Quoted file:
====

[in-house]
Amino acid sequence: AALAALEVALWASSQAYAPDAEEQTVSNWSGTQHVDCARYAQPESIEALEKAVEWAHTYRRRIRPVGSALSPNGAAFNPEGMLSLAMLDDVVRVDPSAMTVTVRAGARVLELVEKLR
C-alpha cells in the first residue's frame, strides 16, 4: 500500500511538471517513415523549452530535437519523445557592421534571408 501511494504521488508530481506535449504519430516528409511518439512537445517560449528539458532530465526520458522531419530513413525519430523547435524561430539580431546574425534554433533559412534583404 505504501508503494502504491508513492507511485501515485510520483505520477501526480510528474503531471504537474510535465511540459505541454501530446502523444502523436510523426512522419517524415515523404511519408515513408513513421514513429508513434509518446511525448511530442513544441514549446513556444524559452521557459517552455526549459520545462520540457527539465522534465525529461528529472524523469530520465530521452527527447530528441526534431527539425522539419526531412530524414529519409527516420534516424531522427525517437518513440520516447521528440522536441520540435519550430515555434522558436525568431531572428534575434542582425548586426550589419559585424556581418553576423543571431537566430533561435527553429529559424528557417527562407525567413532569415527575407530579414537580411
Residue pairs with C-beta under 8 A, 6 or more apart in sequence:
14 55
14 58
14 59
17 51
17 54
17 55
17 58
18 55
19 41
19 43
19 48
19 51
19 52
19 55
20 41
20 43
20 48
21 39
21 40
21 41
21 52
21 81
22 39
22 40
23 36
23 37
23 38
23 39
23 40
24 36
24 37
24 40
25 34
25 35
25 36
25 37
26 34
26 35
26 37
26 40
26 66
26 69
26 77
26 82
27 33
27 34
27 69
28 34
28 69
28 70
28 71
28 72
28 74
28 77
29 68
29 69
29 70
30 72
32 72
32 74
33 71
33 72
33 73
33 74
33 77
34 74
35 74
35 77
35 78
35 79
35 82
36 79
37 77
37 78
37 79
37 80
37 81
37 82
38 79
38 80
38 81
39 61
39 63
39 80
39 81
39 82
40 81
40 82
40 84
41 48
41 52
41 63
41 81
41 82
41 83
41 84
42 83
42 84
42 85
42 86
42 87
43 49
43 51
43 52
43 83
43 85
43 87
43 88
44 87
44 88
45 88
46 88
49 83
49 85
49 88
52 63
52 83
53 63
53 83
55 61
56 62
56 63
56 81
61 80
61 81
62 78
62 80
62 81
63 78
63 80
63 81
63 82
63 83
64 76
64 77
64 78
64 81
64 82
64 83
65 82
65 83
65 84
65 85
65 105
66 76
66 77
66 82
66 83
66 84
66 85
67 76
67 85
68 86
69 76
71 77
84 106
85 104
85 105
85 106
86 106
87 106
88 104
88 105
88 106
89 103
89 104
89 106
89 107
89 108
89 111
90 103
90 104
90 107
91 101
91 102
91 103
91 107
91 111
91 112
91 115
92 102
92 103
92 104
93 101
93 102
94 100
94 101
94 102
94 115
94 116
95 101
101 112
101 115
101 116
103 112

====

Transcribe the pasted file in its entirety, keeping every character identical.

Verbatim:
[in-house]
Amino acid sequence: AALAALEVALWASSQAYAPDAEEQTVSNWSGTQHVDCARYAQPESIEALEKAVEWAHTYRRRIRPVGSALSPNGAAFNPEGMLSLAMLDDVVRVDPSAMTVTVRAGARVLELVEKLR
C-alpha cells in the first residue's frame, strides 16, 4: 500500500511538471517513415523549452530535437519523445557592421534571408 501511494504521488508530481506535449504519430516528409511518439512537445517560449528539458532530465526520458522531419530513413525519430523547435524561430539580431546574425534554433533559412534583404 505504501508503494502504491508513492507511485501515485510520483505520477501526480510528474503531471504537474510535465511540459505541454501530446502523444502523436510523426512522419517524415515523404511519408515513408513513421514513429508513434509518446511525448511530442513544441514549446513556444524559452521557459517552455526549459520545462520540457527539465522534465525529461528529472524523469530520465530521452527527447530528441526534431527539425522539419526531412530524414529519409527516420534516424531522427525517437518513440520516447521528440522536441520540435519550430515555434522558436525568431531572428534575434542582425548586426550589419559585424556581418553576423543571431537566430533561435527553429529559424528557417527562407525567413532569415527575407530579414537580411
Residue pairs with C-beta under 8 A, 6 or more apart in sequence:
14 55
14 58
14 59
17 51
17 54
17 55
17 58
18 55
19 41
19 43
19 48
19 51
19 52
19 55
20 41
20 43
20 48
21 39
21 40
21 41
21 52
21 81
22 39
22 40
23 36
23 37
23 38
23 39
23 40
24 36
24 37
24 40
25 34
25 35
25 36
25 37
26 34
26 35
26 37
26 40
26 66
26 69
26 77
26 82
27 33
27 34
27 69
28 34
28 69
28 70
28 71
28 72
28 74
28 77
29 68
29 69
29 70
30 72
32 72
32 74
33 71
33 72
33 73
33 74
33 77
34 74
35 74
35 77
35 78
35 79
35 82
36 79
37 77
37 78
37 79
37 80
37 81
37 82
38 79
38 80
38 81
39 61
39 63
39 80
39 81
39 82
40 81
40 82
40 84
41 48
41 52
41 63
41 81
41 82
41 83
41 84
42 83
42 84
42 85
42 86
42 87
43 49
43 51
43 52
43 83
43 85
43 87
43 88
44 87
44 88
45 88
46 88
49 83
49 85
49 88
52 63
52 83
53 63
53 83
55 61
56 62
56 63
56 81
61 80
61 81
62 78
62 80
62 81
63 78
63 80
63 81
63 82
63 83
64 76
64 77
64 78
64 81
64 82
64 83
65 82
65 83
65 84
65 85
65 105
66 76
66 77
66 82
66 83
66 84
66 85
67 76
67 85
68 86
69 76
71 77
84 106
85 104
85 105
85 106
86 106
87 106
88 104
88 105
88 106
89 103
89 104
89 106
89 107
89 108
89 111
90 103
90 104
90 107
91 101
91 102
91 103
91 107
91 111
91 112
91 115
92 102
92 103
92 104
93 101
93 102
94 100
94 101
94 102
94 115
94 116
95 101
101 112
101 115
101 116
103 112